Salvation as glorification: God glorifies us. This is salvation in the future tense. God will give us glorified bodies and allow us to experience life as he originally intended.
We explored justification in a previous post. We will explore glorification in a future post. In this post, we are going explore salvation as sanctification.
Sanctification is an aspect of salvation that can be controversial.
Does sanctification mean that God does all the work, and we can behave any way we choose? This would be antinomianism (or anti-law).
Does sanctification mean that we can become sinlessly perfect this side of heaven? This would be perfectionism.
Let’s try to answer these questions by offering just a few observations on the doctrine of sanctification.
Sanctification has at least two aspects. First, positional sanctification is the concept that God makes us holy through the work of Christ. In essence, we are sanctified through the work of Christ (see Romans 15:16; 1 Corinthians 1:2; 6:11). Nothing sinful will enter into God’s presence in heaven. So the work of Christ in justifying us and sanctifying us will completely cleanse our sin away.
Second, practical sanctification is how we partner with God to be holy in our character and conduct. Practical sanctification recognizes the reality that we still live in a sinful human body in a sinful world with an enemy who tempts us to sin. While we are sanctified positionally, we must partner with God to be set apart or holy in our behavior.
To answer question #1 above, sanctification does not imply that it is ok to live in sin after conversion (Romans 6:1-2). To answer question #2 move, sanctification does imply we will be perfectly holy, but not until heaven. We cannot be sinlessly perfect this side of eternity though holiness is to be our aim.
For the rest of this post, we are going to explore some practical ways that we can partner with God to be holy.
It is important to note that God expects holiness of his people.
Peter quotes this passage in the New Testament and adds additional explanations in 1 Peter 1:14-16.
14 As obedient children, do not be conformed to the passions of your former ignorance, 15 but as he who called you isholy, you also beholy in all your conduct, 16 since it is written, “You shall beholy, for I amholy.
God’s holiness is the primary reason that he expects us to be holy and set apart. God has given us the HolySpirit to indwell us and strengthen us to experience sanctification (Ephesians 5:18).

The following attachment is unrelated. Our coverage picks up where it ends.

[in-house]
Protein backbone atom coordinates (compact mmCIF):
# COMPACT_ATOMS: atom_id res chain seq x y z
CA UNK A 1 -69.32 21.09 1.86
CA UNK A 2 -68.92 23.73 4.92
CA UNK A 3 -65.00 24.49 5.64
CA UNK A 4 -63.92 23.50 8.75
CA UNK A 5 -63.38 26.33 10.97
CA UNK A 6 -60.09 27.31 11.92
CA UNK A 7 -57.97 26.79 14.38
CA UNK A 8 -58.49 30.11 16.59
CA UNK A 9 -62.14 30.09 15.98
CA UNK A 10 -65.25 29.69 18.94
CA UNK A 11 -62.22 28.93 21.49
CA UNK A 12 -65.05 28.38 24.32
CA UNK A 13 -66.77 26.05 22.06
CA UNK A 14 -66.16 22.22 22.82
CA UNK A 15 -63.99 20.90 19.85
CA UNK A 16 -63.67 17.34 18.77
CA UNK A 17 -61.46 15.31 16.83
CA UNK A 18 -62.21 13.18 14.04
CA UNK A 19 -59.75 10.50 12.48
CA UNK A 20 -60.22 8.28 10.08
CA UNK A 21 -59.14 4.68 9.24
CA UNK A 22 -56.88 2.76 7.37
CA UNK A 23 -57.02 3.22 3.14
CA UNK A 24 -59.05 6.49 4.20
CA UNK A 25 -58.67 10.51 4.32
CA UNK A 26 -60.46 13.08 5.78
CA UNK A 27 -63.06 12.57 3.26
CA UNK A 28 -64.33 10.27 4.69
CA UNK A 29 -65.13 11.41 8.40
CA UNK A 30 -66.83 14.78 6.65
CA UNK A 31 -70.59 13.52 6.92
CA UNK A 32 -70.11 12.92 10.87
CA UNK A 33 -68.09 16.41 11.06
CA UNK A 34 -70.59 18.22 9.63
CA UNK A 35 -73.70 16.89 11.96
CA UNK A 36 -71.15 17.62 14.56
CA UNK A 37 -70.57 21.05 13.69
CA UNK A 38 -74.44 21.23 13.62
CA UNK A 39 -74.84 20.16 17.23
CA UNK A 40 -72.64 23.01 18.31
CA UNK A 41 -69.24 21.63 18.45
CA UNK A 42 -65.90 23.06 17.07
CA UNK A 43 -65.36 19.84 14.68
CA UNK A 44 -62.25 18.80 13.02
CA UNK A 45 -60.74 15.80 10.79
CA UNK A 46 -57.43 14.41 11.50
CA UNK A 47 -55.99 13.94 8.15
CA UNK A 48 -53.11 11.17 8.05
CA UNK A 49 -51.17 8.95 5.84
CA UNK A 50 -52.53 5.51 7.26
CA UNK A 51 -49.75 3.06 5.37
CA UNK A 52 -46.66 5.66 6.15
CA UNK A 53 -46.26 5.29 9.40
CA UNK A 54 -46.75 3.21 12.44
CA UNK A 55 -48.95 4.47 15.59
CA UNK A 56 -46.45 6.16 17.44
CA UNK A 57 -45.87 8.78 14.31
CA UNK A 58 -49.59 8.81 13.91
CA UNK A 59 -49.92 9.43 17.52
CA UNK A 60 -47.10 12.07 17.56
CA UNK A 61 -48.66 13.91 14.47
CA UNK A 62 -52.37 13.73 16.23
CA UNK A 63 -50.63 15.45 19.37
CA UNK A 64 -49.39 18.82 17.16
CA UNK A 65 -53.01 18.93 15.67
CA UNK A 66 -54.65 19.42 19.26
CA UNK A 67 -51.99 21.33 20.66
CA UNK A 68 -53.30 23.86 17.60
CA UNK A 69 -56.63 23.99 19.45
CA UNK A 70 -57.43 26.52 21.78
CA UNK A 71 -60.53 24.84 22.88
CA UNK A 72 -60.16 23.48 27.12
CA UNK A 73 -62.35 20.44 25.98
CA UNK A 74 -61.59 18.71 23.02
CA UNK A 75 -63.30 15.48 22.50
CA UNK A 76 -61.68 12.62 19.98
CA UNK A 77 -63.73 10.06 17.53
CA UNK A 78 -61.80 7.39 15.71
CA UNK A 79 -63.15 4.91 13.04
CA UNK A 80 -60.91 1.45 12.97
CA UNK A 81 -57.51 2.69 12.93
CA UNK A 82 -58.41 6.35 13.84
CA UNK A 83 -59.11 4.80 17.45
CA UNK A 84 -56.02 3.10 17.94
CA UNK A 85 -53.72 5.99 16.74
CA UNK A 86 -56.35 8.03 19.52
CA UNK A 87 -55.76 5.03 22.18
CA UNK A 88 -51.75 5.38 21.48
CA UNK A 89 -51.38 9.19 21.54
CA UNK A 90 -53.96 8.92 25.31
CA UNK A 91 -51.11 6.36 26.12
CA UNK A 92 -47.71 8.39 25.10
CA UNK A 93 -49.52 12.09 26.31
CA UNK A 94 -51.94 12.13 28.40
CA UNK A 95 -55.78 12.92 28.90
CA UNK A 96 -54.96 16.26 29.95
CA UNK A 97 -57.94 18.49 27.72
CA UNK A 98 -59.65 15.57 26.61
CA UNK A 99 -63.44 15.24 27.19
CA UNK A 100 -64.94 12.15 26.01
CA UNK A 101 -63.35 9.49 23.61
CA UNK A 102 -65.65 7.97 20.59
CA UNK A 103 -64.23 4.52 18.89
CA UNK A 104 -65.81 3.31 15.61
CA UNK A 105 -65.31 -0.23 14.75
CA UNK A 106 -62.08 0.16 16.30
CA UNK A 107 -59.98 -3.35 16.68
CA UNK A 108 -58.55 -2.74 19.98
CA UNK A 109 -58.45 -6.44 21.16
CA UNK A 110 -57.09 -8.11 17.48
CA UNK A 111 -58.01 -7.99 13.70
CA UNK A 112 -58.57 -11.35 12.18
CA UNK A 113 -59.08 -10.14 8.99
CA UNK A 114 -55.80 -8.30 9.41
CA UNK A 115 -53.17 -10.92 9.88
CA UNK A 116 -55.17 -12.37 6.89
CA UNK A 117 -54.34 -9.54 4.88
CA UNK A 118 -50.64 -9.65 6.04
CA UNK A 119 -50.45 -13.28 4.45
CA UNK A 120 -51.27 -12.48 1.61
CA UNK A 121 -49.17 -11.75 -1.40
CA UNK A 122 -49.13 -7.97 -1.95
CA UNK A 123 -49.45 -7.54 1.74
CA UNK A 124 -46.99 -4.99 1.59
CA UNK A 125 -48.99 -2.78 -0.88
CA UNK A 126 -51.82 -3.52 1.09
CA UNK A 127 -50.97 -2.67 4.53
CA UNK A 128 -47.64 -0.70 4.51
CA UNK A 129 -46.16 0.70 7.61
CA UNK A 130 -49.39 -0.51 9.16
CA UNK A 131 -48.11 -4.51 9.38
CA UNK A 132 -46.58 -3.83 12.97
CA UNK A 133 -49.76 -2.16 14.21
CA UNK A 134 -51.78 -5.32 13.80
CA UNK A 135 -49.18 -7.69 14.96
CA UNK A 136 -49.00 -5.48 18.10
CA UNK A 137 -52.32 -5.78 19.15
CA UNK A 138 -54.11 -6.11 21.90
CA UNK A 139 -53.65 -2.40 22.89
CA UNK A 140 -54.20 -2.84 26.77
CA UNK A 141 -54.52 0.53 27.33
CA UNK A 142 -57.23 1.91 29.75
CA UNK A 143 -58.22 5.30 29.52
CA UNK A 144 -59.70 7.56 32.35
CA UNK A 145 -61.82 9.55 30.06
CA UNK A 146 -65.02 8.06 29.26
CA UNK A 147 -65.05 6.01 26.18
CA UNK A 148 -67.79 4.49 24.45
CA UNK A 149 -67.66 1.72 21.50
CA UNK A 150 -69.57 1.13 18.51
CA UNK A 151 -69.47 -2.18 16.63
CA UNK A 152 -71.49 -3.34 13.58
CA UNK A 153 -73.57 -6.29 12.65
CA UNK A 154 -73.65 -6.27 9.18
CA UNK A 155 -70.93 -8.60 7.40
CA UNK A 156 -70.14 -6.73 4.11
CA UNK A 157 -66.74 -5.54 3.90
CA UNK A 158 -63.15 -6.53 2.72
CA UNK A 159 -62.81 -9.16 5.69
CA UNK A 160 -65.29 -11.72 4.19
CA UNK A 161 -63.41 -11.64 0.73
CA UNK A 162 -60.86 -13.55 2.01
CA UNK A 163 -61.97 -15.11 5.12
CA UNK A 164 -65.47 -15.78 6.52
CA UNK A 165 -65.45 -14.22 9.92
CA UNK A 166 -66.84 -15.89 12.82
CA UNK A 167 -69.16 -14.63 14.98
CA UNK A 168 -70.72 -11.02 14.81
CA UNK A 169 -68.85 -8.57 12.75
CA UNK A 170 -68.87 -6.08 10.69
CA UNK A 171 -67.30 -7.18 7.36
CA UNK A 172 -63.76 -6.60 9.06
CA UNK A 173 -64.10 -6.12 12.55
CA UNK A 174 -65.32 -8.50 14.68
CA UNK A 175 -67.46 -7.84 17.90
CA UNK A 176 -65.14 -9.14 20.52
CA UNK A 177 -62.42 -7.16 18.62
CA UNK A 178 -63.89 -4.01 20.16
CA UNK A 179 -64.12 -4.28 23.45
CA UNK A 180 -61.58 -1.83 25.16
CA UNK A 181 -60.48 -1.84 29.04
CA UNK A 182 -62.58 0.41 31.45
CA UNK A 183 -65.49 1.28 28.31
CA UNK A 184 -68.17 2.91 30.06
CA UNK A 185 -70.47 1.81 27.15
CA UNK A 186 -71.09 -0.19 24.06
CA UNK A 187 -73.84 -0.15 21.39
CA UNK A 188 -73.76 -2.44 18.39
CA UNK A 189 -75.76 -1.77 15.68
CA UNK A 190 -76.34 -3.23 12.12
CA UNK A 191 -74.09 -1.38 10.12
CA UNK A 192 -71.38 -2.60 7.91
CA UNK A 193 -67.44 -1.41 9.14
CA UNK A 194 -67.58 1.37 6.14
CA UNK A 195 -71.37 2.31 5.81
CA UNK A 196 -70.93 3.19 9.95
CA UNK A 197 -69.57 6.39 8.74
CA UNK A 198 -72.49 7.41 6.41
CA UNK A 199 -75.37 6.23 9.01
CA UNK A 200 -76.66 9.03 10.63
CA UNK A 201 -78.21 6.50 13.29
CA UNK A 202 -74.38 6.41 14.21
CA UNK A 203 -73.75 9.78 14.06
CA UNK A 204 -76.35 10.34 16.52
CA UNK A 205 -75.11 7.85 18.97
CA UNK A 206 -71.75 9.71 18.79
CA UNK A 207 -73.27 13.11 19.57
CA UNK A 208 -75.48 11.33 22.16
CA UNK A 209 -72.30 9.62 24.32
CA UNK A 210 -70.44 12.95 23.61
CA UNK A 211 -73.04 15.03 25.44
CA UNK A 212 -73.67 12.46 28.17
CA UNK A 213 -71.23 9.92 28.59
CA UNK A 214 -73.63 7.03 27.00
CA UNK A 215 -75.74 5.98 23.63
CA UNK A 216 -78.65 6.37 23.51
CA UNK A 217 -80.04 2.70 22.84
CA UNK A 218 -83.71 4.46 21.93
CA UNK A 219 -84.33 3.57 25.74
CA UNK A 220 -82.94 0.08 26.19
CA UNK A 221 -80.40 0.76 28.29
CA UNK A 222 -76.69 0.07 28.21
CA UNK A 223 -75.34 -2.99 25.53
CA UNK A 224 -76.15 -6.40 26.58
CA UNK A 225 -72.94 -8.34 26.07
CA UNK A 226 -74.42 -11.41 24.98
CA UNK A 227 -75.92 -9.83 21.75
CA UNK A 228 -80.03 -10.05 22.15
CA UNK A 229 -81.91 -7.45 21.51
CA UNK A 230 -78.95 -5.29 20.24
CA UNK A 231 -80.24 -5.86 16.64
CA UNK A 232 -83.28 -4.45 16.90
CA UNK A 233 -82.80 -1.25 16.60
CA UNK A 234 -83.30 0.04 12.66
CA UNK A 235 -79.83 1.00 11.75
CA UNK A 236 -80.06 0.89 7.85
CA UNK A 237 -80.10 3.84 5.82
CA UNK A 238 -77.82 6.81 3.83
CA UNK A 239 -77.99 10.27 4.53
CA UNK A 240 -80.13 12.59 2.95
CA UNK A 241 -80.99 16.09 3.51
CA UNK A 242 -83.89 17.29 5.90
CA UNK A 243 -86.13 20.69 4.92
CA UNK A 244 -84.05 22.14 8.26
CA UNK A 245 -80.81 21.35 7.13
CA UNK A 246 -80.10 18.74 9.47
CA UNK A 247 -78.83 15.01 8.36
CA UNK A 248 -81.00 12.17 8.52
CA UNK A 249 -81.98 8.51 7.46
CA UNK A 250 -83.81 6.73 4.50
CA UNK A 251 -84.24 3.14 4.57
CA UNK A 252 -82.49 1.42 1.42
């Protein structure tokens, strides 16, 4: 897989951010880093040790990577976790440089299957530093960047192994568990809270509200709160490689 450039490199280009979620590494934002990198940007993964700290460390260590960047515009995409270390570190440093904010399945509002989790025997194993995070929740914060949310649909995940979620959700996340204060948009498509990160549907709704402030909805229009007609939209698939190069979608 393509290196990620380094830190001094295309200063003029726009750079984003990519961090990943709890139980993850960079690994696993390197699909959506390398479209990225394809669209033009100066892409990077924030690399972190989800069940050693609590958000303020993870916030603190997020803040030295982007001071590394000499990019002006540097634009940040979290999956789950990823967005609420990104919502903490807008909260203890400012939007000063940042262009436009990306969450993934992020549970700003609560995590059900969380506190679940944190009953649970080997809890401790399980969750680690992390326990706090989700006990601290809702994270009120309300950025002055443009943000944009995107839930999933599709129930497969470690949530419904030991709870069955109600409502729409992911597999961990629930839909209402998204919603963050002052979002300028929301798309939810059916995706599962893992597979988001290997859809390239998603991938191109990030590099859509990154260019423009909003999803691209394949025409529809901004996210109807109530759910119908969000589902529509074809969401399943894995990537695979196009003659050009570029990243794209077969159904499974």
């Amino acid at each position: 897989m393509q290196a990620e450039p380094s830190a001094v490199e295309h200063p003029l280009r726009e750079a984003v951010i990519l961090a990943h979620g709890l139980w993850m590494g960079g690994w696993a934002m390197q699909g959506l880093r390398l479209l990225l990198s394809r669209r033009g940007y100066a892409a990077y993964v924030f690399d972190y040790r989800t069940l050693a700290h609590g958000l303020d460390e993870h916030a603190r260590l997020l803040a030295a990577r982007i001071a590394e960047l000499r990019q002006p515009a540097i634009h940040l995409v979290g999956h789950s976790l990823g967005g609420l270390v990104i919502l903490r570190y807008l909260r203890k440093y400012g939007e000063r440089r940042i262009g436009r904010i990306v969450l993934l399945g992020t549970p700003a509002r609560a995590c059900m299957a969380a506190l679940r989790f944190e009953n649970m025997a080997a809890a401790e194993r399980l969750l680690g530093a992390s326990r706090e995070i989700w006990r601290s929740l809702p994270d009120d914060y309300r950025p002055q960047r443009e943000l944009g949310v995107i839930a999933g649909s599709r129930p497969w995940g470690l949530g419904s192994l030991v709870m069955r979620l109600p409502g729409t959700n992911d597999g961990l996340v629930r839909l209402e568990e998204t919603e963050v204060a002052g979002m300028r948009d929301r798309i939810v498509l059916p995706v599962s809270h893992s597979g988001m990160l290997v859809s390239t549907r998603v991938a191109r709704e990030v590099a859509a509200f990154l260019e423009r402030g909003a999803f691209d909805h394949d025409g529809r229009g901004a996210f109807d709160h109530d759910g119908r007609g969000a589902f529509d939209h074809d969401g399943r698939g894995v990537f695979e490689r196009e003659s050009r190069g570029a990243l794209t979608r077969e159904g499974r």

We participate in our sanctification when we do the following things:
Confess and repent of our sins. We cannot expect to be holy in our conduct if we tolerate sin in our lives. When Peter reflects on the command to be holy, he reminds his readers to reject their former passions. Regular confession and repentance are means of pursuing holiness in our daily lives.
Reject and remove temptations. God commands us to resist the devil (James 4:7) and flee temptations (2 Timothy 2:2). We cannot expect to be holy if we are inviting sin into our lives. Jesus taught in the Sermon on the Mount that we are to do whatever it takes to remove sin from us (Matthew 5:29-30). If you have a struggle with a particular sin, you must remove that temptation from your life. Here are two examples. If you struggle with drunkenness, you cannot sit in the parking lot of the ABC store. You must avoid (flee) temptation. If you struggle with pornography or lust, you cannot be awake at 1 am with your smart phone in hand. You must avoid (flee) temptation. To reject and remove temptations may mean that you act drastically (cut out TV or internet, not go to restaurants that serve alcohol, stop surfing FaceBook, etc.). But remember we are not called to be like everyone else. We are called to be holy.
Replace temptations with virtues and pursue righteousness. Being holy is not just about the negative (rejecting sin). It is about being set apart. In the Old Testament, priests were set apart as holy by their cleansing rituals, dress, and conduct. While we don’t have to emulate their rituals, the imagery is instructive. Replacing a temptation like wasted time on a smart phone with reading the Bible or a good book is conduct conducive of holiness. Likewise, we should pursue righteous behaviors (faith, love, peace, purity 2 Timothy 2:2). Spiritual disciplines like Bible reading, prayer, sharing the gospel, serving others, and meditating and memorizing the Bible are spiritually formative and helpful in pursuing holiness.
Here are some practical action items as you finish reading this post:
Thank God that he has set you apart to be holy through Christ.
Take a moment to confess and repent of your sins today asking God’s forgiveness and cleansing.
Remove a temptation from your life today.
Practice a spiritual discipline today (read, pray, study, memorize, share, serve).
When we pursue sanctification, we embrace the salvation that God has graciously given us.